EulerBeats Enigma NFT Auction Raises $3.1 Million
The auction for the second collection of EulerBeats originals has closed. Bidding hit 1,665 ETH across the 25 pieces.
- EulerBeats is an innovative NFT project that experiments with art, music and royalty distribution.
- Owners of the ultra scarce EulerBeats original NFTs receive an 8% cut whenever someone buys a print token of the piece.
- The auction for the project’s Enigma prints closed at 1,665 ETH across all 25 pieces.
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Bidding on EulerBeats Enigma originals raised around $3.13 million on Wednesday.
Generative Art Auction Raises 1,665 ETH
The auction for EulerBeats Enigma original NFTs has raised 1,665.6 ETH, around $3.13 million at today’s prices.
Bidding closed on Wednesday evening after a 24-hour OpenSea auction. EulerBeats sold only 25 (two were held back for early EulerBeats supporters and the developers behind the project for “experimentation”).
Originally scheduled to close at 17:00 UTC, bidding was extended several times through OpenSea’s automated system.
The first piece minted, Euler Beats Enigma LP 01, received the highest bid at 131.25 ETH, while the floor price across all 25 was 45 ETH.
The EulerBeats project emerged in February amid a frothy climate across the NFT space. As celebrities with no obvious background in crypto started tokenizing pieces with questionable long-term value, the Ethereum community hailed EulerBeats as one of the ecosystem’s most innovative projects. It was built by Treum, a team backed by ConsenSys.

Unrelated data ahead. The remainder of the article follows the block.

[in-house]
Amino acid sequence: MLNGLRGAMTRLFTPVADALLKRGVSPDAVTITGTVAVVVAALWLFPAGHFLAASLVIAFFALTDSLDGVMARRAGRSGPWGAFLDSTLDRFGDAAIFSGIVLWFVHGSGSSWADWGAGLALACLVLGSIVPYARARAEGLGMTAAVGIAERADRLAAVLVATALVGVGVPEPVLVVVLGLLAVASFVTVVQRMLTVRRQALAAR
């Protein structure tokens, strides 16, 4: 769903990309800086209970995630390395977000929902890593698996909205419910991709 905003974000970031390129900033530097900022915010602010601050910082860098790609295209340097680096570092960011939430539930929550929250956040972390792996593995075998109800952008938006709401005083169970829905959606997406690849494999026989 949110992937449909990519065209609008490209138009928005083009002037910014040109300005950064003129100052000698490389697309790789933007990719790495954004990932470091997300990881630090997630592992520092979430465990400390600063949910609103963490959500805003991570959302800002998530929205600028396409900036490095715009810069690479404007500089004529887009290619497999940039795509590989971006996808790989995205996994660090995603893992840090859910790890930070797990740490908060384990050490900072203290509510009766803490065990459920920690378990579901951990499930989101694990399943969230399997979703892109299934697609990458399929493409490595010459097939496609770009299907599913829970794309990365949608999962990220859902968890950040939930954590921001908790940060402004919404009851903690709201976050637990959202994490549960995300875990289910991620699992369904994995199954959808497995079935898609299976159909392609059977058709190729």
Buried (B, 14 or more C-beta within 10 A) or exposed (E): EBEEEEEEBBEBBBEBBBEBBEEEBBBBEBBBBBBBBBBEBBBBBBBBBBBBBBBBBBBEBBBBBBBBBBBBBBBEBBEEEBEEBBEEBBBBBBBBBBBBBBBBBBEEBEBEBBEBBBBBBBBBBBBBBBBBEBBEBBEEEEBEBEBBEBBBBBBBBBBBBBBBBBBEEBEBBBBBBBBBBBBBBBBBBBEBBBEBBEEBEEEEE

EulerBeats has two collections: Genesis and Enigma. They represent two sides of a record, with 27 algorithmically generated pieces of music released in each collection. These are called “originals,” and they take the form of ERC-155 NFTs.
Fungible token “prints” of each piece were also made available on a bonding curve, meaning the price of the tokens increases as the supply falls. These tokens are also scarce: there are only 119 in the Genesis series and 160 in Enigma.
With each print sale, the original owner automatically receives an 8% “royalty” through the smart contract. They also get ownership of the full commercial rights. But the royalty fee is the main reason the originals are seen as so valuable; they give the owner a source of income that increases with every new print purchase.
When someone buys a print, 90% of the fee is stored in a reserve. This fee can be unlocked by burning the print. The remaining 2% from each sale goes to EulerBeats.
The first auction for EulerBeats Genesis pieces stayed relatively under the radar, though the community caught onto the project soon after it closed. Many of the originals then significantly increased in value on the secondary market.
Thanks to the growing interest in the project, the Enigma sale was highly anticipated. Still, with the 45 ETH floor price, the bidding went far higher than most fans could likely afford.
Disclosure: At the time of writing, the author of this feature owned ETH and several other cryptocurrencies.